Brexit Translation Gaffe Demonstrates the Need to Get it Right First Time and Every Time

Last year, the Government’s White Paper made native speakers flinch and created the wrong impression.

When the UK Government translated the executive summary of its Brexit White Paper into the 23 other official EU languages, you would have hoped it had been done properly and accurately in order to be taken seriously.

The German text was labelled “Deutsche” rather than “Deutsch” on the UK Government website and a native reader called the language used, “sloppy and colloquial”. The French translation called “a principled Brexit” “un Brexit vertueux”, which has a moral connotation which was not revealed in the original English and the Croatian paper adopted a term for the United Kingdom that is now out of date!

Whilst the content could be understood, and in fact, the errors were subsequently corrected, what impression does this give to the rest of Europe about the UK?

We have always been known to be the lazy nation, expecting everyone else to speak our language. Due to the lack of foreign language teaching in primary schools, we are immediately at a disadvantage when it comes to our European counterparts, but we should realise that the written word counts in order to stand up and be counted.

Neither a business or a government should cut corners or costs when it comes to translation, or make the mistake of considering this to be of secondary importance when it comes to dealing with the rest of Europe or in fact, the rest of the world.

Anyone who has learnt another language knows that only the very experienced and qualified, and indeed, talented, will come anywhere near speaking it to native standard. The written word is just as, if not more difficult.

Writing a formal document in another language is what we do, as expert translators.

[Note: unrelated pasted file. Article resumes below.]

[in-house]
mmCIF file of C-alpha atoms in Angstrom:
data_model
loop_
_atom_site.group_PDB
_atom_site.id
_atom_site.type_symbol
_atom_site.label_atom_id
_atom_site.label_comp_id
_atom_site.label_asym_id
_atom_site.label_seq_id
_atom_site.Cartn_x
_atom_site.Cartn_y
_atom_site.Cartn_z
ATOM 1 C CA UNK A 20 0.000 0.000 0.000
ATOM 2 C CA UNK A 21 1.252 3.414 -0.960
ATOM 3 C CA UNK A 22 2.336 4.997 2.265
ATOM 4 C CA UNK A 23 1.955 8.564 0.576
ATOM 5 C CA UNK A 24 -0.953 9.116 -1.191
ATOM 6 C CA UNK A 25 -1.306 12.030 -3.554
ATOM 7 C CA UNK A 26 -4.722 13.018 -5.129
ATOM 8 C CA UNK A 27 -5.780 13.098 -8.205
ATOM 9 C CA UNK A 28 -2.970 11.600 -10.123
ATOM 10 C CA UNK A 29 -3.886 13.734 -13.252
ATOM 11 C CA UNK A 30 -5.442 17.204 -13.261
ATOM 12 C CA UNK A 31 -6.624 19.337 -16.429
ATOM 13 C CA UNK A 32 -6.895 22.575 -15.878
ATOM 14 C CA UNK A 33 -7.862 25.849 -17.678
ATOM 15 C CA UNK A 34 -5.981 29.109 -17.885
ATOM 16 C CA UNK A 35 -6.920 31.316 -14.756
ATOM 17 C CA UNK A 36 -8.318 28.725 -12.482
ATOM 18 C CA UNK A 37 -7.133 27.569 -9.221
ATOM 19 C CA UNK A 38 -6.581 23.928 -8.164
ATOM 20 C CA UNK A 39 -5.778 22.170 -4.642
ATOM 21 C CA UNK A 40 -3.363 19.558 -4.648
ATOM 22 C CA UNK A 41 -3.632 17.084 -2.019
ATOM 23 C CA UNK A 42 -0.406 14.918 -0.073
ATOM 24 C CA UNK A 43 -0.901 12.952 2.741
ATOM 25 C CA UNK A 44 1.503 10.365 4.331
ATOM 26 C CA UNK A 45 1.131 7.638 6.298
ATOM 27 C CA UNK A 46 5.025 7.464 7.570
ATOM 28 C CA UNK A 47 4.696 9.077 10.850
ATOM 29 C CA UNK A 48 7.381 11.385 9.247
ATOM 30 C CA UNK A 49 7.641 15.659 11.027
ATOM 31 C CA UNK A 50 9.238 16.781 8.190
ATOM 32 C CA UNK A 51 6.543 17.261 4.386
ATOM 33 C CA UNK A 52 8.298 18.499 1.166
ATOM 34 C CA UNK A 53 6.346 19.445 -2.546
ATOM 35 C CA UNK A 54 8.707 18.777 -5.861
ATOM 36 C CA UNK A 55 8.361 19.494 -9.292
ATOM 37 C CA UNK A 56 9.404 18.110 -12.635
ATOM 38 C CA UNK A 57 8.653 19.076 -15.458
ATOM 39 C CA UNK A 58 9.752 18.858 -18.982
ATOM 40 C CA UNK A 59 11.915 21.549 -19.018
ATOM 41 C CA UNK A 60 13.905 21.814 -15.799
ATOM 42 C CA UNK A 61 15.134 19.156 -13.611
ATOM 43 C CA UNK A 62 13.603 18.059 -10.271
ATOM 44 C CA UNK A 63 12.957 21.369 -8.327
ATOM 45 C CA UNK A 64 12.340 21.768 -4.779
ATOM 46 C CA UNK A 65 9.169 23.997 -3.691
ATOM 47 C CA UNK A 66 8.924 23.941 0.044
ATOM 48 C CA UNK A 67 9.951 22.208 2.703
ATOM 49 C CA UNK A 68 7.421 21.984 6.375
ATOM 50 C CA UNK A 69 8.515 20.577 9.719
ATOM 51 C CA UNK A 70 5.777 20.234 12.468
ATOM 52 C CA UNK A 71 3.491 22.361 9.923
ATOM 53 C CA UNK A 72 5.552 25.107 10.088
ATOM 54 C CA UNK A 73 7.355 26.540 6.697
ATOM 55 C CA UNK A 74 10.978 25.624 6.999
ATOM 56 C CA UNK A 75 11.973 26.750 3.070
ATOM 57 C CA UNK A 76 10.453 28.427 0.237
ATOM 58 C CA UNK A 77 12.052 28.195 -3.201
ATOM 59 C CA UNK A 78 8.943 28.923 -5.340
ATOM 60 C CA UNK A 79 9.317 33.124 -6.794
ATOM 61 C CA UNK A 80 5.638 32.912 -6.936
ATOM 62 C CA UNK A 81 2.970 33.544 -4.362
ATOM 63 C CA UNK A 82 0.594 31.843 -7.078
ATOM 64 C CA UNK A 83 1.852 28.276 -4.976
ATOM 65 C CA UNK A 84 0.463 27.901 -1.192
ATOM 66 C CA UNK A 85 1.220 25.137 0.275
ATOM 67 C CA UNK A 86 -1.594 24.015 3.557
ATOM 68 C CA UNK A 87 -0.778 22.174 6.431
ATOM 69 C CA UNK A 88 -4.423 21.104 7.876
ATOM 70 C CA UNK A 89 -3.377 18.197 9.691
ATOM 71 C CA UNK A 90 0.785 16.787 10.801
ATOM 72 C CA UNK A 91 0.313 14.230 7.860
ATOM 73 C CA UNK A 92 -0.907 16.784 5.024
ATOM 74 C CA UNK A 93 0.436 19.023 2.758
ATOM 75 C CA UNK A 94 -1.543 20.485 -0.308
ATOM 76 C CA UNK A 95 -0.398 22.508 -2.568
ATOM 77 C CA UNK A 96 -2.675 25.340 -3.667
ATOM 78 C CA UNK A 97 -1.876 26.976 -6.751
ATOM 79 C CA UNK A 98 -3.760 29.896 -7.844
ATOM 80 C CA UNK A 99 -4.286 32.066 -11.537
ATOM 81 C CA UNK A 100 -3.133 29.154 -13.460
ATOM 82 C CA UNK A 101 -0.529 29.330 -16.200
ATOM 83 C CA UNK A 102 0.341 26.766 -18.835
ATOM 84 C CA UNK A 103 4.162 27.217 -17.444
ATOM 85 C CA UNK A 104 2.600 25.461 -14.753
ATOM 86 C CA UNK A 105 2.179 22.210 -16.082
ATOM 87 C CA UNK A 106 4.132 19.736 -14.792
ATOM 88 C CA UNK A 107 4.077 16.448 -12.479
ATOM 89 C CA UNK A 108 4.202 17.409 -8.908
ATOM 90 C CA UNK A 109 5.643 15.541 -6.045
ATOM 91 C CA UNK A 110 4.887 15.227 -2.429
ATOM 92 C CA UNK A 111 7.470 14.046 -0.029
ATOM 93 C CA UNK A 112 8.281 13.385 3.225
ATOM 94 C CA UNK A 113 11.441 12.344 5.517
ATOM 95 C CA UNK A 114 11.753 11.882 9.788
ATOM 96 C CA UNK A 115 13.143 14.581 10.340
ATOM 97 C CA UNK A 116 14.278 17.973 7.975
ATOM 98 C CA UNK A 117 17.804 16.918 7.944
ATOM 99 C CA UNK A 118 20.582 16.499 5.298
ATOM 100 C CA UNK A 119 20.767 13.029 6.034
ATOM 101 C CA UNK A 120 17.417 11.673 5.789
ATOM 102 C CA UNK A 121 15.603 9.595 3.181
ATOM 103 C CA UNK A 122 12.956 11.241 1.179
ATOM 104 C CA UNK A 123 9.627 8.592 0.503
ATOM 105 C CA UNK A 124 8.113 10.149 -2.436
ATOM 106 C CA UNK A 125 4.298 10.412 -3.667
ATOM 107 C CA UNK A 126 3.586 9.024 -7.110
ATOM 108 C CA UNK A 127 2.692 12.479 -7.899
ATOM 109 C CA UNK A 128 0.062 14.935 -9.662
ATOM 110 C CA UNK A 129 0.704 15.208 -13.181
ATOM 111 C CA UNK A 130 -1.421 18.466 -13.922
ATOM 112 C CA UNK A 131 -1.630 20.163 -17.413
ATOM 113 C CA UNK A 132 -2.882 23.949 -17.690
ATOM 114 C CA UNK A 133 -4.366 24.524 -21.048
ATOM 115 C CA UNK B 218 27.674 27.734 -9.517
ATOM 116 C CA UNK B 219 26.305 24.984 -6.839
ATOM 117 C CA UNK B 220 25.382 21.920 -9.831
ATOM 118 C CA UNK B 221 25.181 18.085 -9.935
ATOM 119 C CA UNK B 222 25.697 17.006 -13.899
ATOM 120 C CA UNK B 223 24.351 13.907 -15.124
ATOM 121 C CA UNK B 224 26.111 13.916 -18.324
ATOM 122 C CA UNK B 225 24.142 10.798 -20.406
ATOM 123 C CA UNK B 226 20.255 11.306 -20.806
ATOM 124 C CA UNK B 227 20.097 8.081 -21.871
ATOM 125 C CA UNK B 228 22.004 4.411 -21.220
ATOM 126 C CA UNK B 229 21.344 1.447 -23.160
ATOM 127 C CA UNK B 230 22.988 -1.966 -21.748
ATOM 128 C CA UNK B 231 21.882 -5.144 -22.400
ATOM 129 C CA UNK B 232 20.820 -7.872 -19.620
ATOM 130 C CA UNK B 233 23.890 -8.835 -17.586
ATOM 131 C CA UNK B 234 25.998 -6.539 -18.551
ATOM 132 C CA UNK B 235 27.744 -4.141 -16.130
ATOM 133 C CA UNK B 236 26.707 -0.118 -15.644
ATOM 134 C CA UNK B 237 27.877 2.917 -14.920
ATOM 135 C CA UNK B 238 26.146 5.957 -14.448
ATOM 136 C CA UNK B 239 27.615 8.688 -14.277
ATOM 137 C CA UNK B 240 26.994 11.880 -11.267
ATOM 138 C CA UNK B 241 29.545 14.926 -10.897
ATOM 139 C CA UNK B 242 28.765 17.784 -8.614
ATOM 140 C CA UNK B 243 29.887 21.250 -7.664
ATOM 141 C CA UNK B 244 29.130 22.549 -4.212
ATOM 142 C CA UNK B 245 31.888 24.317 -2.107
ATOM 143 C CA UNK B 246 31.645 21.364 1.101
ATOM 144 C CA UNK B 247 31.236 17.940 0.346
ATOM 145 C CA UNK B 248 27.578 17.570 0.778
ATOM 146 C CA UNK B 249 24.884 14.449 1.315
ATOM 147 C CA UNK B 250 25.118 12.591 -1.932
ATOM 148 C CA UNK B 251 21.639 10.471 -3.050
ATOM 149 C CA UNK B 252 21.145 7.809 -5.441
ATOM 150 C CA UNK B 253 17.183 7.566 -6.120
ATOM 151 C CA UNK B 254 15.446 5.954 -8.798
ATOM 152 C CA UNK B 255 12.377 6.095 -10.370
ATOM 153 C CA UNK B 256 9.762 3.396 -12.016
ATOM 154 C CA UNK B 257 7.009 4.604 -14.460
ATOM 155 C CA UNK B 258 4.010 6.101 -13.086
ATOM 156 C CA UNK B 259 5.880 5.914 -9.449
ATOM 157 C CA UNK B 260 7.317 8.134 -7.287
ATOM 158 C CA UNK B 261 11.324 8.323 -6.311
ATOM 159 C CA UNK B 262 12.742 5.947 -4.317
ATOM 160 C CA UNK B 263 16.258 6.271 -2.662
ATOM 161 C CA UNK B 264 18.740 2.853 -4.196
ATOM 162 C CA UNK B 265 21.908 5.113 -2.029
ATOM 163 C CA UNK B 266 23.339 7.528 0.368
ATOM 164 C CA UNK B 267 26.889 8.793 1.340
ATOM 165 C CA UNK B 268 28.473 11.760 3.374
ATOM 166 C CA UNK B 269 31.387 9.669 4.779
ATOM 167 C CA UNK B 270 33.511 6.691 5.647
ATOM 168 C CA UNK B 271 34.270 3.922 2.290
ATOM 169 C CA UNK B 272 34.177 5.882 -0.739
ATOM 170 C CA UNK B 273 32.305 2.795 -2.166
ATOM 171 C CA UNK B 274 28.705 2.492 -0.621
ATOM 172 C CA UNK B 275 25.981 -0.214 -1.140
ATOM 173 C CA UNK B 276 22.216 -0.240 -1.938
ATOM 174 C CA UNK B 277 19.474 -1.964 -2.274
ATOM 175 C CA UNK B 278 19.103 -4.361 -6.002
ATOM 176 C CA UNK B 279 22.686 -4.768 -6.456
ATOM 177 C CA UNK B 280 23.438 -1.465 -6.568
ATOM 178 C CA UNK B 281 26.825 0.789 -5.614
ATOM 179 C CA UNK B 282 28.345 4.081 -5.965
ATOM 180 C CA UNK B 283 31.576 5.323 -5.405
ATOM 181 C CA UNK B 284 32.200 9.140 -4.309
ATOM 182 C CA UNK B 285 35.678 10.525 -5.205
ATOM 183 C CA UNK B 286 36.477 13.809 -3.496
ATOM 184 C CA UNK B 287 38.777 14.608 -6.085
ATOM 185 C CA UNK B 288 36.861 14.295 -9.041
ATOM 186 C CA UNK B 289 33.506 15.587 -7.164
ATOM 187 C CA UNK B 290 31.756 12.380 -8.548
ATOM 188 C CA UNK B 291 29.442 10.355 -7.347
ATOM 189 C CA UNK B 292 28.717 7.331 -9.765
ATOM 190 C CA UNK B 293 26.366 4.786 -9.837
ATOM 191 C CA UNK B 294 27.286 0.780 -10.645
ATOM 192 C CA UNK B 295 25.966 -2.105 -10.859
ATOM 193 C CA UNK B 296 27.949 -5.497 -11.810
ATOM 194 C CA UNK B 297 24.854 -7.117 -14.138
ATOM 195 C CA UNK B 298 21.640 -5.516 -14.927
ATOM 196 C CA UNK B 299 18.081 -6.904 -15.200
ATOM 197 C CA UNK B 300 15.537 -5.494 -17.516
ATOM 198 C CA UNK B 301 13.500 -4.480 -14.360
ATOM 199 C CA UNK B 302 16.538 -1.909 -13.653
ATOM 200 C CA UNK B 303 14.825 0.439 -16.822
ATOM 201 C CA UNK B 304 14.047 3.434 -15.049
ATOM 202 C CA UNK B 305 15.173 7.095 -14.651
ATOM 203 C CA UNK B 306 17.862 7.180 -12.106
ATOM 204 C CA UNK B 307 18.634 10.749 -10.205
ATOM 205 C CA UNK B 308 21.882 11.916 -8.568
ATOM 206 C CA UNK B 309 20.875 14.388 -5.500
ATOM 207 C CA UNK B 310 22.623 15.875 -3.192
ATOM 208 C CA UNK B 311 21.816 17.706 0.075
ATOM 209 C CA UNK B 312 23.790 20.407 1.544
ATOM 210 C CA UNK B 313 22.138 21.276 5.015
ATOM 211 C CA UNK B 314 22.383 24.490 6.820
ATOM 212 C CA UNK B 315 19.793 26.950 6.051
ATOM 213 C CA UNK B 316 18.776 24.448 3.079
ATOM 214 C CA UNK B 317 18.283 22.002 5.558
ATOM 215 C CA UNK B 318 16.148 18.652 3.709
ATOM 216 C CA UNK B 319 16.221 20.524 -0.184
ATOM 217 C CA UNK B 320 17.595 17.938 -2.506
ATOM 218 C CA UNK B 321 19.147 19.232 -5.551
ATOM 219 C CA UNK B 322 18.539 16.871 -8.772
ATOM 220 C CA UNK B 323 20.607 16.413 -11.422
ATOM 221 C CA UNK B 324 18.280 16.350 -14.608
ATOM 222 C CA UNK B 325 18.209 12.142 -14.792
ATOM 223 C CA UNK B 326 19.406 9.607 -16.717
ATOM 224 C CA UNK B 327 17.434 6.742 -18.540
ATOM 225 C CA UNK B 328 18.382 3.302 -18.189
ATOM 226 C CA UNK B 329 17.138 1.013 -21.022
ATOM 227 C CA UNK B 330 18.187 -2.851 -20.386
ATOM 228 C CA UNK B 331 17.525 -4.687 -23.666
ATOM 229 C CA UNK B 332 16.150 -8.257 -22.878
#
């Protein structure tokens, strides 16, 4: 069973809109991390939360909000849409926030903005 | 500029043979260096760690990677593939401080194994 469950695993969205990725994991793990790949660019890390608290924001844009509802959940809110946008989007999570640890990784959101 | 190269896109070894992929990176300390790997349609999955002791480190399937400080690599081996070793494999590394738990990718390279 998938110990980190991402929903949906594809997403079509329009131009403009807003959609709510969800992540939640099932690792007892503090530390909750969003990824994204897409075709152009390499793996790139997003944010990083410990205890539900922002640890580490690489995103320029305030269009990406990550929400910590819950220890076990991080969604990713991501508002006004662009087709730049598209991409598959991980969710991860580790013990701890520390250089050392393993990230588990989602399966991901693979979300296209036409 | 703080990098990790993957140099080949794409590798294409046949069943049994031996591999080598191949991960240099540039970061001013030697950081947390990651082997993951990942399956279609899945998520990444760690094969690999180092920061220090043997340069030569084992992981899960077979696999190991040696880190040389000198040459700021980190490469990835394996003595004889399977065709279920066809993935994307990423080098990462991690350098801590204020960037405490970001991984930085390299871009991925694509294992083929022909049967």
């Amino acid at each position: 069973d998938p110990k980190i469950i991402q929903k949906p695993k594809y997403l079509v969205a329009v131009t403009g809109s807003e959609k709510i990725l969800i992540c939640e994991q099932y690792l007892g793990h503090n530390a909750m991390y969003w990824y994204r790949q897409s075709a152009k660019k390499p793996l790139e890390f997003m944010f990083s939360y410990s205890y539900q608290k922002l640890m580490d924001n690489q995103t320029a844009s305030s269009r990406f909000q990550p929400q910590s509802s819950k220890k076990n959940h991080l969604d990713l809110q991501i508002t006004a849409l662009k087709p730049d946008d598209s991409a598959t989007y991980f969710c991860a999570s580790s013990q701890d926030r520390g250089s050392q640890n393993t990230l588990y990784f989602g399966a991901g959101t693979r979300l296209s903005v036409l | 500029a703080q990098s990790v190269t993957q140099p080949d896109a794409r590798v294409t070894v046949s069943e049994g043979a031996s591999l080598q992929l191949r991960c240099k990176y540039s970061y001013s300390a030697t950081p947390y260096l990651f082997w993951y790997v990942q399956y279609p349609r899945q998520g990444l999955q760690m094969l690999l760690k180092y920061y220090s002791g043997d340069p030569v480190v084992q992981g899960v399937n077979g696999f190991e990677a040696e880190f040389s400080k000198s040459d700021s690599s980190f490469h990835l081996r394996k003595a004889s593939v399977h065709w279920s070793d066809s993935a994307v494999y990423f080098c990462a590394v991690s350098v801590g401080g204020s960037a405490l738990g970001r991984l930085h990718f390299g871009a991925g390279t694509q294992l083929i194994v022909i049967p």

On receipt of a document for translation:

  • It is assessed for its purpose and target market and translated accordingly.
  • Only native and qualified translators are used for our translations with at least 5 years of experience in their specialist field.
  • The final versions are edited and proof read by an independent linguist to ensure 100% accuracy.

It is clear, that this quality control process was not adopted by the UK government.

Let us be clear:
If you are sending an email which has been roughly translated into the foreign language and which may contain some linguistic errors, that may suffice, as long as it avoids confusion. The emails will then have done their job. Texts or informal emails which may sound a little odd to native speakers are ok, if their point is understood. However, a formal message, like a government document, addressed to speakers of another language, needs to be 100% correct.
We understand that many senior civil servants do not speak another language, but what they fail to understand is what speaking another language means!

Many companies do realise the importance of translation and work with us on a regular basis for the translation of their websites, contracts, operating manuals and specifications. We are happy to help provide a professional and accurate translation in this respect.

Other clients approach us, after they have cut corners, using unqualified and inexperienced translators, to “proofread” these translations. Most of the time, we have to start the whole translation from scratch, as unpicking and rewording takes more time and costs more money. We are happy to help in this process as well.

The remainder, do not come to us at all and their documents are published on the internet or in print. This then costs them their reputation. It is then too late for us to help here.

A recent example of an incorrect translation went viral and caused many problems for the renowned supermarket Asda, when shoppers in Cwmbran, South Wales saw a notice in their local store, offering “free alcohol”. It turned out, it was not quite their lucky day!

"Free Alcohol" sign in Asda due to incorrect translation of "Alcohol Free Beer"

The supermarket had to explain the sign, in Welsh, had been translated by a colleague incorrectly. It should have said the somewhat different “alcohol-free” (“am ddim” as opposed to “di-alcohol”). The sign was supposed to guide shoppers to “alcohol-free beer” inside, however, in the beer aisle, colleagues wrote “alcohol am ddim” – meaning alcohol for free!

Simply because someone speaks a language or is native, does not mean they are qualified to translate it or even proficient at translating.

As professional, experienced, qualified linguists at Dixon Associates, we are and we believe the precise translation of a sign, website, corporate brochure, operating manual or legal document is a necessity and not a luxury.

We believe you should too. Global translations do not have to cost the earth.

Please contact us for further information about our services and fees.